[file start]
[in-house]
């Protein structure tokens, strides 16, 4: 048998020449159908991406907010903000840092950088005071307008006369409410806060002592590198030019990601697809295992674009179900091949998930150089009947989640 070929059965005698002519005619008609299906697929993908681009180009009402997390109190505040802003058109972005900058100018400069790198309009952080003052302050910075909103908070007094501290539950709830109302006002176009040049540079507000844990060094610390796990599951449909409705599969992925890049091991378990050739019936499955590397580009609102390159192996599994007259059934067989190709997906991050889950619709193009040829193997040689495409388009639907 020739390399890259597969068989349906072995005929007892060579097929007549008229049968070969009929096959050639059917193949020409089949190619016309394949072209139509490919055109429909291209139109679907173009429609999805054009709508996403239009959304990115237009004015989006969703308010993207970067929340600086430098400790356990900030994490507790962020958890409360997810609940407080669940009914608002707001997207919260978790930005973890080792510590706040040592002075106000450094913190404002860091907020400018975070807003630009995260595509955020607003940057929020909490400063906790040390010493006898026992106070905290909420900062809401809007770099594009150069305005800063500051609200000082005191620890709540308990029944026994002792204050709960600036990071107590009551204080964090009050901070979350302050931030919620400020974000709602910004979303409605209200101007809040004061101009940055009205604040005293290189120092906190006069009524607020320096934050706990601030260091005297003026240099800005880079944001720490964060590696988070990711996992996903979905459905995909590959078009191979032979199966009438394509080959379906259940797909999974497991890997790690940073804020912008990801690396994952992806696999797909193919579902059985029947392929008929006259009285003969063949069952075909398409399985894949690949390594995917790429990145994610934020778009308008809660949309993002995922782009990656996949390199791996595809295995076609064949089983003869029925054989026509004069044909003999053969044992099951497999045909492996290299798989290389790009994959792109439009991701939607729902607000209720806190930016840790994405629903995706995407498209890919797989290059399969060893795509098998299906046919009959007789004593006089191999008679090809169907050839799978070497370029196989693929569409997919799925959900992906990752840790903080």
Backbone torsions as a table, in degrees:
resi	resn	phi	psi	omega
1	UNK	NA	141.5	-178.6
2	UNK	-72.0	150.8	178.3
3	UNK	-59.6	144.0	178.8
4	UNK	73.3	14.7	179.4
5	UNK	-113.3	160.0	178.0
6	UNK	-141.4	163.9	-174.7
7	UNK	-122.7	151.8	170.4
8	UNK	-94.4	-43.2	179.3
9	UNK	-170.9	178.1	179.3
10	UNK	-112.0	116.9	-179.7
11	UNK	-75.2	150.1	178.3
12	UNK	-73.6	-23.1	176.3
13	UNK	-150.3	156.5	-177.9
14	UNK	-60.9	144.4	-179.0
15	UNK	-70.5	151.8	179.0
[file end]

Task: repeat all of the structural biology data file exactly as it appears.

[in-house]
């Protein structure tokens, strides 16, 4: 048998020449159908991406907010903000840092950088005071307008006369409410806060002592590198030019990601697809295992674009179900091949998930150089009947989640 070929059965005698002519005619008609299906697929993908681009180009009402997390109190505040802003058109972005900058100018400069790198309009952080003052302050910075909103908070007094501290539950709830109302006002176009040049540079507000844990060094610390796990599951449909409705599969992925890049091991378990050739019936499955590397580009609102390159192996599994007259059934067989190709997906991050889950619709193009040829193997040689495409388009639907 020739390399890259597969068989349906072995005929007892060579097929007549008229049968070969009929096959050639059917193949020409089949190619016309394949072209139509490919055109429909291209139109679907173009429609999805054009709508996403239009959304990115237009004015989006969703308010993207970067929340600086430098400790356990900030994490507790962020958890409360997810609940407080669940009914608002707001997207919260978790930005973890080792510590706040040592002075106000450094913190404002860091907020400018975070807003630009995260595509955020607003940057929020909490400063906790040390010493006898026992106070905290909420900062809401809007770099594009150069305005800063500051609200000082005191620890709540308990029944026994002792204050709960600036990071107590009551204080964090009050901070979350302050931030919620400020974000709602910004979303409605209200101007809040004061101009940055009205604040005293290189120092906190006069009524607020320096934050706990601030260091005297003026240099800005880079944001720490964060590696988070990711996992996903979905459905995909590959078009191979032979199966009438394509080959379906259940797909999974497991890997790690940073804020912008990801690396994952992806696999797909193919579902059985029947392929008929006259009285003969063949069952075909398409399985894949690949390594995917790429990145994610934020778009308008809660949309993002995922782009990656996949390199791996595809295995076609064949089983003869029925054989026509004069044909003999053969044992099951497999045909492996290299798989290389790009994959792109439009991701939607729902607000209720806190930016840790994405629903995706995407498209890919797989290059399969060893795509098998299906046919009959007789004593006089191999008679090809169907050839799978070497370029196989693929569409997919799925959900992906990752840790903080």
Backbone torsions as a table, in degrees:
resi	resn	phi	psi	omega
1	UNK	NA	141.5	-178.6
2	UNK	-72.0	150.8	178.3
3	UNK	-59.6	144.0	178.8
4	UNK	73.3	14.7	179.4
5	UNK	-113.3	160.0	178.0
6	UNK	-141.4	163.9	-174.7
7	UNK	-122.7	151.8	170.4
8	UNK	-94.4	-43.2	179.3
9	UNK	-170.9	178.1	179.3
10	UNK	-112.0	116.9	-179.7
11	UNK	-75.2	150.1	178.3
12	UNK	-73.6	-23.1	176.3
13	UNK	-150.3	156.5	-177.9
14	UNK	-60.9	144.4	-179.0
15	UNK	-70.5	151.8	179.0